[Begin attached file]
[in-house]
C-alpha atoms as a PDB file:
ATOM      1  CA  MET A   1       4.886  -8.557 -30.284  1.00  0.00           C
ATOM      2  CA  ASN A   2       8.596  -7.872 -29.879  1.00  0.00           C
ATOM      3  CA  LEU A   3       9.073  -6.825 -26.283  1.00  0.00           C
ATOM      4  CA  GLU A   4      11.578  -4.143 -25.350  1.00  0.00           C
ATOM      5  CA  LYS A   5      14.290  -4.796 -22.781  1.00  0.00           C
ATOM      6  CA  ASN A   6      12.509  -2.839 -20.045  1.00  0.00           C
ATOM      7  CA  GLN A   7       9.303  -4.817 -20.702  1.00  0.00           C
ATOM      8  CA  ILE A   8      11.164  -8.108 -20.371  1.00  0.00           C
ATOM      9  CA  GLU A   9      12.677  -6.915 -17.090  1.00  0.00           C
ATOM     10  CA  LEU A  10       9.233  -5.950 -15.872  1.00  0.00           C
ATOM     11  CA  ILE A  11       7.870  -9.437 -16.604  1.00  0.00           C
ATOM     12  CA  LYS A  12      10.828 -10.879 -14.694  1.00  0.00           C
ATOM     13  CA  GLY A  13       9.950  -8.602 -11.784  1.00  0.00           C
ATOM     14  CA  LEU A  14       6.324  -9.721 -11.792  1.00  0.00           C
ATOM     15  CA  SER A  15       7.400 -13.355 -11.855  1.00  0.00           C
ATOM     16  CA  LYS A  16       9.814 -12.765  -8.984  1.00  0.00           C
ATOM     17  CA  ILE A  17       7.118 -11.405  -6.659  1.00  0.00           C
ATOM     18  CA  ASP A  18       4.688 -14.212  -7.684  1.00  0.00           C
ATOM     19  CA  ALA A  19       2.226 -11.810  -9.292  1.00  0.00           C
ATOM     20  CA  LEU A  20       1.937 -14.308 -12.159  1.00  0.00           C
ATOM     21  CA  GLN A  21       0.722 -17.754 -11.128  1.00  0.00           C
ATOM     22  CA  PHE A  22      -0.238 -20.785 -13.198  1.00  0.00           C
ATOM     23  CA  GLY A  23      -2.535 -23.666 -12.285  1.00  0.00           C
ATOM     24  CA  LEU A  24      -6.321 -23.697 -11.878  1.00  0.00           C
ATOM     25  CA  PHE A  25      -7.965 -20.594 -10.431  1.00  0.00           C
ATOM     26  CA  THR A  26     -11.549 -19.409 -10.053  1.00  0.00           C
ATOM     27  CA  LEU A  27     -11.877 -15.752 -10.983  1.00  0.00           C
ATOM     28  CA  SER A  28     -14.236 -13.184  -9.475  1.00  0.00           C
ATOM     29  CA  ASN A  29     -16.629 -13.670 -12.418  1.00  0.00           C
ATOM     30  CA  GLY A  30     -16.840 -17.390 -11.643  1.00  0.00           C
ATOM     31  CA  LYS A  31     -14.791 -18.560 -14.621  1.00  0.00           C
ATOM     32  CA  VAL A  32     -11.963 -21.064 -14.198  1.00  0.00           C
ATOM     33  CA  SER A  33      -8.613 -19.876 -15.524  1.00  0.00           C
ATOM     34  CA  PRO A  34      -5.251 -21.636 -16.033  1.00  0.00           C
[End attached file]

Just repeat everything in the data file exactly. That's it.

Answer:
[in-house]
C-alpha atoms as a PDB file:
ATOM      1  CA  MET A   1       4.886  -8.557 -30.284  1.00  0.00           C
ATOM      2  CA  ASN A   2       8.596  -7.872 -29.879  1.00  0.00           C
ATOM      3  CA  LEU A   3       9.073  -6.825 -26.283  1.00  0.00           C
ATOM      4  CA  GLU A   4      11.578  -4.143 -25.350  1.00  0.00           C
ATOM      5  CA  LYS A   5      14.290  -4.796 -22.781  1.00  0.00           C
ATOM      6  CA  ASN A   6      12.509  -2.839 -20.045  1.00  0.00           C
ATOM      7  CA  GLN A   7       9.303  -4.817 -20.702  1.00  0.00           C
ATOM      8  CA  ILE A   8      11.164  -8.108 -20.371  1.00  0.00           C
ATOM      9  CA  GLU A   9      12.677  -6.915 -17.090  1.00  0.00           C
ATOM     10  CA  LEU A  10       9.233  -5.950 -15.872  1.00  0.00           C
ATOM     11  CA  ILE A  11       7.870  -9.437 -16.604  1.00  0.00           C
ATOM     12  CA  LYS A  12      10.828 -10.879 -14.694  1.00  0.00           C
ATOM     13  CA  GLY A  13       9.950  -8.602 -11.784  1.00  0.00           C
ATOM     14  CA  LEU A  14       6.324  -9.721 -11.792  1.00  0.00           C
ATOM     15  CA  SER A  15       7.400 -13.355 -11.855  1.00  0.00           C
ATOM     16  CA  LYS A  16       9.814 -12.765  -8.984  1.00  0.00           C
ATOM     17  CA  ILE A  17       7.118 -11.405  -6.659  1.00  0.00           C
ATOM     18  CA  ASP A  18       4.688 -14.212  -7.684  1.00  0.00           C
ATOM     19  CA  ALA A  19       2.226 -11.810  -9.292  1.00  0.00           C
ATOM     20  CA  LEU A  20       1.937 -14.308 -12.159  1.00  0.00           C
ATOM     21  CA  GLN A  21       0.722 -17.754 -11.128  1.00  0.00           C
ATOM     22  CA  PHE A  22      -0.238 -20.785 -13.198  1.00  0.00           C
ATOM     23  CA  GLY A  23      -2.535 -23.666 -12.285  1.00  0.00           C
ATOM     24  CA  LEU A  24      -6.321 -23.697 -11.878  1.00  0.00           C
ATOM     25  CA  PHE A  25      -7.965 -20.594 -10.431  1.00  0.00           C
ATOM     26  CA  THR A  26     -11.549 -19.409 -10.053  1.00  0.00           C
ATOM     27  CA  LEU A  27     -11.877 -15.752 -10.983  1.00  0.00           C
ATOM     28  CA  SER A  28     -14.236 -13.184  -9.475  1.00  0.00           C
ATOM     29  CA  ASN A  29     -16.629 -13.670 -12.418  1.00  0.00           C
ATOM     30  CA  GLY A  30     -16.840 -17.390 -11.643  1.00  0.00           C
ATOM     31  CA  LYS A  31     -14.791 -18.560 -14.621  1.00  0.00           C
ATOM     32  CA  VAL A  32     -11.963 -21.064 -14.198  1.00  0.00           C
ATOM     33  CA  SER A  33      -8.613 -19.876 -15.524  1.00  0.00           C
ATOM     34  CA  PRO A  34      -5.251 -21.636 -16.033  1.00  0.00           C